Caitlyn from Tennent Brown Architects got in touch with us to organise a tree planting session to offset their emissions for the financial year of 2018-19. They had a beautiful spring day, planted 200 trees and enjoyed a day outside as a team. We asked Caitlyn a few questions about the planting.
You have been to Manawa Karioi a few times now, what are your impressions of the place?
I have actually only been twice! The first time was to plant trees on a Sunday and the second time was with Tennent Brown. I was excited to see the marae the first Sunday I went, but sadly the very Sunday I came that first time was the day the marae burnt down.
The group of us planted trees on a hilly track on the other side that day and we could see the smoke from where we were planting. I was very sad about the marae and that I did not get to see it. With Tennent Brown we planted on the other side and my impression was that the bush was lush and verdant with variety in the layers, rather than windswept and exposed as on the hill on the other side.
You could see Home of Compassion from where we were planting. The brick housing and Mother Aubert’s chapel were designed by my director, Hugh Tennent. It is a beautiful, peaceful place to wander through the tracks. We can see the decades of care by Manawa Karioi and that there is still more to be done.
How did your planting session with Tennent Brown Architects come about?
One of my tasks at Tennent Brown Architects is to calculate the carbon footprint for the office for the previous financial year. We have been doing this for the last five years so far actually and you can see some of this here.
I was researching and found that to offset our carbon footprint (and a bit more) for the last financial year we could plant 200 trees. I thought, well our group on Sunday planted 200 trees in a few hours, it is doable. So I suggested to Ewan and Caroline that our firm plant trees at Manawa Karioi and they thought it was a great idea and that is how it came about.
Tell me about your planting session, how was the experience for the group?
I would say it was a hit. We loved getting out of the office, it was such a lovely sunny day and there was no wind. We are used to a sedentary, desk job in front of a screen, so being in a natural setting doing a physical task was a treat and it was great to experience teamwork amongst our colleagues in a different sort of way.
Chris Livesey, our guide, taught us well and was a wonderful host, telling us of the history the place before we set out, demonstrating how to prepare a seedling and inviting us to come back, whether to plant again or to enjoy a walk amongst the native flora and fauna.
Why was it important for Tennent Brown Architects to participate in the restoration project and what do you think the group got out of it?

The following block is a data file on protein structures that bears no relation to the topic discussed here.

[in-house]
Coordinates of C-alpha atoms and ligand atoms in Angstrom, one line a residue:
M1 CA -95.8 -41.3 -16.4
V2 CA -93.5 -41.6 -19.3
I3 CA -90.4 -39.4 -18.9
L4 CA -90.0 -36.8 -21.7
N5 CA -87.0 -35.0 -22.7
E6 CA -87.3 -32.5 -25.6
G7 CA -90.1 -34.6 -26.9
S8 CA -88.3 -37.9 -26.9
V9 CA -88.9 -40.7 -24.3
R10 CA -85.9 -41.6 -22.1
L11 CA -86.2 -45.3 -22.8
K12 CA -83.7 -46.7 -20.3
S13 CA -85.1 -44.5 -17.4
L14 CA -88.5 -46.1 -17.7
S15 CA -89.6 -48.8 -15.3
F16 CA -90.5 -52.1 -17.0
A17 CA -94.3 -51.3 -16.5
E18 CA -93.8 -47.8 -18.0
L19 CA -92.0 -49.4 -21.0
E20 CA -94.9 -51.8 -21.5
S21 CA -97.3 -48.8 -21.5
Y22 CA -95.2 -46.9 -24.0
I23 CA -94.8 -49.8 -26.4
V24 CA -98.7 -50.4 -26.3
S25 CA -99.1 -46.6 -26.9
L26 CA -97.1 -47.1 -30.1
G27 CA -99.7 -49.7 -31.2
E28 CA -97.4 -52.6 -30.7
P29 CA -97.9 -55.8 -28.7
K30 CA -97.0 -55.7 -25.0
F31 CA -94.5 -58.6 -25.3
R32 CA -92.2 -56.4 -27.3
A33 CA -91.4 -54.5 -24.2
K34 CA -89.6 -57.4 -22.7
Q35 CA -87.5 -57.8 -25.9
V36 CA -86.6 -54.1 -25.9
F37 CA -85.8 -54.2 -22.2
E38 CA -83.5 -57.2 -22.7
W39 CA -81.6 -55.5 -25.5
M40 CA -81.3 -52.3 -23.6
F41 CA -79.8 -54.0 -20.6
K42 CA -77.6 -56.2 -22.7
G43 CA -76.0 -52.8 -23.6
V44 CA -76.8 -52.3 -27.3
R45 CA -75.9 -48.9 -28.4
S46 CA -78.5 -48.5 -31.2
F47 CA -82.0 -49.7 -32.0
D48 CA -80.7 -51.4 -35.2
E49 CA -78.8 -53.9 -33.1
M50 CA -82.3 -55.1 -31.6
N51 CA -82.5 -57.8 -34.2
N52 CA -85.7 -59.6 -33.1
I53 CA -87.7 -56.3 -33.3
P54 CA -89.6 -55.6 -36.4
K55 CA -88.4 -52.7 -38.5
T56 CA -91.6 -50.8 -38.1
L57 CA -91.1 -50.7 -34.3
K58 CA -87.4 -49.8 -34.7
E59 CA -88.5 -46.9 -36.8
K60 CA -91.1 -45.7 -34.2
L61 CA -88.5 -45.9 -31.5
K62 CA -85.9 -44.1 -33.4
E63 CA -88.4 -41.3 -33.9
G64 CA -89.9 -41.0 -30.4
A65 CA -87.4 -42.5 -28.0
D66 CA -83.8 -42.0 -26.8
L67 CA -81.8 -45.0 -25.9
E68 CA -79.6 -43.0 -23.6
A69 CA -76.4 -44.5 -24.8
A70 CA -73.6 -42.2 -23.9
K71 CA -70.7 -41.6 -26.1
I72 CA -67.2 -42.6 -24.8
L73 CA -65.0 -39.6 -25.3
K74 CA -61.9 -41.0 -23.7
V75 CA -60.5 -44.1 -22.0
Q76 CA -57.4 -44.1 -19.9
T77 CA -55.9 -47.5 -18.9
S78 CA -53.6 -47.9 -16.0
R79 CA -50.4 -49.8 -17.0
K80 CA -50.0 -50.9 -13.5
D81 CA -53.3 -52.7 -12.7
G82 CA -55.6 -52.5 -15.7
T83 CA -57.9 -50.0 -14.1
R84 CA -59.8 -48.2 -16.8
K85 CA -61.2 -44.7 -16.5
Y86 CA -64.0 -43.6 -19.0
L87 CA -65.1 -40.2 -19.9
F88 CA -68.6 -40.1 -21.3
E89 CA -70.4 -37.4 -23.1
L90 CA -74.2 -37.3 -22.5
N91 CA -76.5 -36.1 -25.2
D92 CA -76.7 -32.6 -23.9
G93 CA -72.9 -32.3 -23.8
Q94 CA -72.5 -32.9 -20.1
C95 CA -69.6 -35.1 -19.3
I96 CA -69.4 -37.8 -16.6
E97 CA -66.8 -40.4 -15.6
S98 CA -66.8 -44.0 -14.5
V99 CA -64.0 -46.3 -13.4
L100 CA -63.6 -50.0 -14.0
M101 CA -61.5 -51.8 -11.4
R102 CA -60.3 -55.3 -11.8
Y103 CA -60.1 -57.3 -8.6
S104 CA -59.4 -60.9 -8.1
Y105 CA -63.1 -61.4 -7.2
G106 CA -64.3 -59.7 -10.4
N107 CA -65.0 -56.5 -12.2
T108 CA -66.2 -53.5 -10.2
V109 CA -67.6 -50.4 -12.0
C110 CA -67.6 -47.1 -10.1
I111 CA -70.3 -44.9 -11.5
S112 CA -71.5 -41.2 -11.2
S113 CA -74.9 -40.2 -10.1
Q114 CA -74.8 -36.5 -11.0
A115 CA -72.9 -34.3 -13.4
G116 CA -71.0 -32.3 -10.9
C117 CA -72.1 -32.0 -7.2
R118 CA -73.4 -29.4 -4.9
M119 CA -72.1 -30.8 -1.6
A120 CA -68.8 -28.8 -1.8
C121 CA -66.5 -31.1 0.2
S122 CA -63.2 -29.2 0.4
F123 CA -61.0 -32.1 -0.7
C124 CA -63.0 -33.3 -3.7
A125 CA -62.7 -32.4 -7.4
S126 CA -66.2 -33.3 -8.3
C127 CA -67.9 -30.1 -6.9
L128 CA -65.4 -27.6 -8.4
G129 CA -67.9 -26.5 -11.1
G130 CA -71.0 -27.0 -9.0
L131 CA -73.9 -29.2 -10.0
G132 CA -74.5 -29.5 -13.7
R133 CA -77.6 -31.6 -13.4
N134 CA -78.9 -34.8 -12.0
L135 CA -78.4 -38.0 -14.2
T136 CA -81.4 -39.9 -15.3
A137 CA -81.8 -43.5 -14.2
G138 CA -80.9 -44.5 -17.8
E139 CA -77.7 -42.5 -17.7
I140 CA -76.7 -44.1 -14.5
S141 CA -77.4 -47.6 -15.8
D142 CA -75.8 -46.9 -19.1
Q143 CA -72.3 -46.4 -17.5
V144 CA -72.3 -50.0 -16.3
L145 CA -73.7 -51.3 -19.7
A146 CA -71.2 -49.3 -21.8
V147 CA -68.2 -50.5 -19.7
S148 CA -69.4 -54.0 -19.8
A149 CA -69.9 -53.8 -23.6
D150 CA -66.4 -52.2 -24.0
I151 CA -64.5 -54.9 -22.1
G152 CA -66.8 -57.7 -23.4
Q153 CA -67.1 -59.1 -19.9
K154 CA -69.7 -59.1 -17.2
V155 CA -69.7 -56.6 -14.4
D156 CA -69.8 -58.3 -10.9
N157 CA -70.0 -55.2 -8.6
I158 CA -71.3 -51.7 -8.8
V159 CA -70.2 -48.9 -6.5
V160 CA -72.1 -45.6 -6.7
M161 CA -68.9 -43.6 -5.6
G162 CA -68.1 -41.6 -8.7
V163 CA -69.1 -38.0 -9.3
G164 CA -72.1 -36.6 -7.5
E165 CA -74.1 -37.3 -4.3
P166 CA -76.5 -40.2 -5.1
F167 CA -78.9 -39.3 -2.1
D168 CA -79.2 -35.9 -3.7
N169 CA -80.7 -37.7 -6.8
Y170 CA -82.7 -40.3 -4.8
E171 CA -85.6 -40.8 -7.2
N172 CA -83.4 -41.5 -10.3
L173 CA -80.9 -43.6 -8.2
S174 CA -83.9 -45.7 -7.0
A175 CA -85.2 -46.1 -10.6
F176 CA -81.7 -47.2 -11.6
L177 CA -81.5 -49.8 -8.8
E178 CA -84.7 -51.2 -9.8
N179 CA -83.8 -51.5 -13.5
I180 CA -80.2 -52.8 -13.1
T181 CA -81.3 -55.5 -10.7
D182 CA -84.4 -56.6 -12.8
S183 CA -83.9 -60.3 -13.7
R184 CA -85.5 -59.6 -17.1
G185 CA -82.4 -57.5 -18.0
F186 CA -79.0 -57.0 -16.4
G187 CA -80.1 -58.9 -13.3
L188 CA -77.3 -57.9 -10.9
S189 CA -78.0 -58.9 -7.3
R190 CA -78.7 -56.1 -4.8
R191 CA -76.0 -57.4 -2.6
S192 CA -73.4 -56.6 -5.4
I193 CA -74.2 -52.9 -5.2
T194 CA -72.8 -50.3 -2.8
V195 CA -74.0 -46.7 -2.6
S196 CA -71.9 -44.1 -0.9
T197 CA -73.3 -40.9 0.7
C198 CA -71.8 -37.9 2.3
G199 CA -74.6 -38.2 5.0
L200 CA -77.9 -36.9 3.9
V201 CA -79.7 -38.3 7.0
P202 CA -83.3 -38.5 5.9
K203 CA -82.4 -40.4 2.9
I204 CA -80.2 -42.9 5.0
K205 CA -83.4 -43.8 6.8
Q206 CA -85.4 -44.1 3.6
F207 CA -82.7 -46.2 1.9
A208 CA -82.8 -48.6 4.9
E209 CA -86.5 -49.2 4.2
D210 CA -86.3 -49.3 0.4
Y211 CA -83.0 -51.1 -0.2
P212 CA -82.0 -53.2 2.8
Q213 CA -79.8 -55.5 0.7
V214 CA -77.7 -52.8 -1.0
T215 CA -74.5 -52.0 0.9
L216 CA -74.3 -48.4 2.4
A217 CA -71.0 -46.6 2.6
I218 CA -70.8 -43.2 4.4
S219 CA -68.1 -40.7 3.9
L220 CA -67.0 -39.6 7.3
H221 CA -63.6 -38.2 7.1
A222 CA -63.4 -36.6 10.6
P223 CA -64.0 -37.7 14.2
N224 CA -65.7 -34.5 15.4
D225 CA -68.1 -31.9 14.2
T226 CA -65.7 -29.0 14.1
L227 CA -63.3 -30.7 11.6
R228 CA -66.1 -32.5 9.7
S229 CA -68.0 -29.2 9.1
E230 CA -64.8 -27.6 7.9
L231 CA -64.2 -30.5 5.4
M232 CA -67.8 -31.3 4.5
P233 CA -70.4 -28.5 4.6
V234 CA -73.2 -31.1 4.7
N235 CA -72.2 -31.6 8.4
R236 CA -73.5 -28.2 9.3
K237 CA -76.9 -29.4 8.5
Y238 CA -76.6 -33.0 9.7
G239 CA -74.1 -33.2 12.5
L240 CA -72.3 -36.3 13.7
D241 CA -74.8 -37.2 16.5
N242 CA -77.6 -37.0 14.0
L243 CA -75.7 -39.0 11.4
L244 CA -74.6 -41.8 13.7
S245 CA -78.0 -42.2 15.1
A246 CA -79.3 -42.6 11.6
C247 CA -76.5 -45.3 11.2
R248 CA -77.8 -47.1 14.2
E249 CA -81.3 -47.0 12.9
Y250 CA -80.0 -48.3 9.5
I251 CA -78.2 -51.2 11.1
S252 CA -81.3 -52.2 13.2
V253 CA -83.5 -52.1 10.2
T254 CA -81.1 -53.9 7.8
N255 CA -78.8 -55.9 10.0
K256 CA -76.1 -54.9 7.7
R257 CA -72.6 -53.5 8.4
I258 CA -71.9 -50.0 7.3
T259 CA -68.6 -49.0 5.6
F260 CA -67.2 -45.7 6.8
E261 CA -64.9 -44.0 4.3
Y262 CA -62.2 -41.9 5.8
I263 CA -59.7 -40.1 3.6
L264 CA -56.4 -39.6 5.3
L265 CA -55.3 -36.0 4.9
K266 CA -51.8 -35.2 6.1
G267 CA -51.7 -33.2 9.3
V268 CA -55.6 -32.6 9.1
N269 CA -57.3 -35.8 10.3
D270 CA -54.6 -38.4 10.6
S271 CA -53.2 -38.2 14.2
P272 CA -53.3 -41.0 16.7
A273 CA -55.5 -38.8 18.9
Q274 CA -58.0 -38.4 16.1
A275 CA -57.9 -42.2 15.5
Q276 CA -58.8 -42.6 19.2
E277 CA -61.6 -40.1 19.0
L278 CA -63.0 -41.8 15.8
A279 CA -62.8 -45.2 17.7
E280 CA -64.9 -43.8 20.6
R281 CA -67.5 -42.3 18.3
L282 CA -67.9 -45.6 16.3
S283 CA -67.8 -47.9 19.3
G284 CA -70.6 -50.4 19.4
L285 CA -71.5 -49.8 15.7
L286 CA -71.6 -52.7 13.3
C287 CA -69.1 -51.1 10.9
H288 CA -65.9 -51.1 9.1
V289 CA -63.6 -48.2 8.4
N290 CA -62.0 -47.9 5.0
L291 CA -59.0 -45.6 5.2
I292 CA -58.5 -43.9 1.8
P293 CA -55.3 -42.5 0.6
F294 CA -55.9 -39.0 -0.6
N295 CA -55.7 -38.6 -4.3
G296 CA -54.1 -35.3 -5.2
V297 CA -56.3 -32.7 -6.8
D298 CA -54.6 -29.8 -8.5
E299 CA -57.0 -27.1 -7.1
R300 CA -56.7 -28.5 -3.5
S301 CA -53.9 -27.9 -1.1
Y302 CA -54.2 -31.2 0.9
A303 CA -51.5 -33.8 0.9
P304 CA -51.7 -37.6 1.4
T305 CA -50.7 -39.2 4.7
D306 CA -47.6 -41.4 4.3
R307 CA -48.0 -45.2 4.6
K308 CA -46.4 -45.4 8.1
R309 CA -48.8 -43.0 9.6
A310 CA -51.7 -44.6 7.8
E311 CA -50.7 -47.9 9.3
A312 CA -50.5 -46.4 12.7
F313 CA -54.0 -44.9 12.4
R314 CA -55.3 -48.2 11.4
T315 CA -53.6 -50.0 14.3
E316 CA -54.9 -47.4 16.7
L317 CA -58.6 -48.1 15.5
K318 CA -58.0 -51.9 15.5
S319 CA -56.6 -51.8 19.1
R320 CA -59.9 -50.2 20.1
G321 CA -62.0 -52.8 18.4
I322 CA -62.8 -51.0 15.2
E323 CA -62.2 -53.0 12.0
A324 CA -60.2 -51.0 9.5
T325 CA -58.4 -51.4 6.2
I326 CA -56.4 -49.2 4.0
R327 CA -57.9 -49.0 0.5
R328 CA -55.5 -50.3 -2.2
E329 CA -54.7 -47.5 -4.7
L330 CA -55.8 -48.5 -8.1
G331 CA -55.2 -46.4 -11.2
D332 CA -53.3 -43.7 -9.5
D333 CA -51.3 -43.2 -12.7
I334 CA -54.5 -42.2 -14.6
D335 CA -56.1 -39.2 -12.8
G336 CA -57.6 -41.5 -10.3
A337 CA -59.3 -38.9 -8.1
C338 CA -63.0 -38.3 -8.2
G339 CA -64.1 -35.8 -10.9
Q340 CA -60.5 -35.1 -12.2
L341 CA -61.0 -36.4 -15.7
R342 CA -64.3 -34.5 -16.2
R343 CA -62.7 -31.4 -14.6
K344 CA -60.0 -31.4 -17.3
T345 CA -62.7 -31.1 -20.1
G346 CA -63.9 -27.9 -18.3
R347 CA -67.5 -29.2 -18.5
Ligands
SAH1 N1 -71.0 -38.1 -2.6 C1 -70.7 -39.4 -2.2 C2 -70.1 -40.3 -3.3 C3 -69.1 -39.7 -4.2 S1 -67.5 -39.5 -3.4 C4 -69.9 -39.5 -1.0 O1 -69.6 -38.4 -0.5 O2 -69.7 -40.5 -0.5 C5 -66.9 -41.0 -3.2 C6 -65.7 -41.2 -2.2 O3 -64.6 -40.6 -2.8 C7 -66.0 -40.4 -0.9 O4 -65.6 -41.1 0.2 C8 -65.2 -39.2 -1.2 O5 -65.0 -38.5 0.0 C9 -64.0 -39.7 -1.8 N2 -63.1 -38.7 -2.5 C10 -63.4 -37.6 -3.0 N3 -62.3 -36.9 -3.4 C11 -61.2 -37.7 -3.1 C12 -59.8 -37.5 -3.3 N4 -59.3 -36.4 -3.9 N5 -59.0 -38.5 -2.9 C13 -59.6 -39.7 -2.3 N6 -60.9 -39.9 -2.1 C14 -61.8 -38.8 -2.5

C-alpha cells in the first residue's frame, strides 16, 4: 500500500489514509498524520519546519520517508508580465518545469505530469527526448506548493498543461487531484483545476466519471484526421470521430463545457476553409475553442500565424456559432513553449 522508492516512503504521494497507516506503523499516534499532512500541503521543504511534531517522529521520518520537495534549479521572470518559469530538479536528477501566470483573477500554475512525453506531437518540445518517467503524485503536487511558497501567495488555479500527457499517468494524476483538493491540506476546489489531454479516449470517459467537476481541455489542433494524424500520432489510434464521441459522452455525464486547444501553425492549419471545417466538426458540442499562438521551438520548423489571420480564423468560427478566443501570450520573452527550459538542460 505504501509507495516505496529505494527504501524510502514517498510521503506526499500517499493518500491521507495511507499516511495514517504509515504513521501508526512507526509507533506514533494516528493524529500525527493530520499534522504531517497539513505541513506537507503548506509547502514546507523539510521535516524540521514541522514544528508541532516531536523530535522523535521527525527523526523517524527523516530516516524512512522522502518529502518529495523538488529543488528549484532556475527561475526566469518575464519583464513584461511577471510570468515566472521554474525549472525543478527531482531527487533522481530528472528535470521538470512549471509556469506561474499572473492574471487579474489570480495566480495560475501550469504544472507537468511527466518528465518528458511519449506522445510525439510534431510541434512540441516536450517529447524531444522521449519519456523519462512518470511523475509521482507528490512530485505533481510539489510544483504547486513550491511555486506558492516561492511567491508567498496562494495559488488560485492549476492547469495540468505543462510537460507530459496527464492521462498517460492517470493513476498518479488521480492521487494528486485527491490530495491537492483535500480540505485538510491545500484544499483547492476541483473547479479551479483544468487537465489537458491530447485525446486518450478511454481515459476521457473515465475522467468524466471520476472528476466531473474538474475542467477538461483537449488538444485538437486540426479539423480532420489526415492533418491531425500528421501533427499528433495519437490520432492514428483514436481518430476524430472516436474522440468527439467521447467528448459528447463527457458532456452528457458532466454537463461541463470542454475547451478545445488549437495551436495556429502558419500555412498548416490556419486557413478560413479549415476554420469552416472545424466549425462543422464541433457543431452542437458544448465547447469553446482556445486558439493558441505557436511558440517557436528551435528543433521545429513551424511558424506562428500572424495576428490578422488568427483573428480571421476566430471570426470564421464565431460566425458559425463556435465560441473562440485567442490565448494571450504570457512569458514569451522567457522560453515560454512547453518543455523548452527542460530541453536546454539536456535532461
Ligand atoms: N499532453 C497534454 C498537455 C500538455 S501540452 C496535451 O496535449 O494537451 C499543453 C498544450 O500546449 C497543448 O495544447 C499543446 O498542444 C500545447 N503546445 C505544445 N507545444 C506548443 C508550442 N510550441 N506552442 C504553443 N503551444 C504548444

We as a firm were one of the founding signatories of Architects Declare, which you can see at www.architectsdeclare.nz. It begins, “The twin crises of climate breakdown and biodiversity loss are the most serious issue of our time. Buildings and construction play a major part, accounting for nearly 40% of energy-related carbon dioxide (CO2) emissions whilst also having a significant impact on our natural habitats…” so by planting at Manawa Karioi we feel we can make a positive impact on two things we care deeply about as a firm, climate change and biodiversity loss.
It is about taking responsibility by reducing our carbon footprint where we can and offsetting where we cannot, and showing others that by taking action there is hope to combat our ecological crises. I think the group not only enjoyed the whole exercise, they could see themselves that it did not take much to take charge where most of the news regarding sustainability is wearisome doom and gloom.
I think that they could see themselves coming back to plant again in their spare time, we are an active bunch and it is a way of being active while taking care of nature and future generations at the same time.
Would you recommend the experience for other corporate groups/companies, for what reasons?
Absolutely. The work is not finished at Manawa Karioi. There are carbon calculators available for corporate groups and companies to calculate their office carbon footprint. If everyone takes care of what they have emitted by flights, car travel, bus travel, energy, waste etc. and more we will see the Paris climate goal reached.
By restoring the native bush we will see an increase in biodiversity. Not only that, you will have a great afternoon also.
If you would like to get in touch with us, to talk about how your company could participate in the project please email us: email@example.com.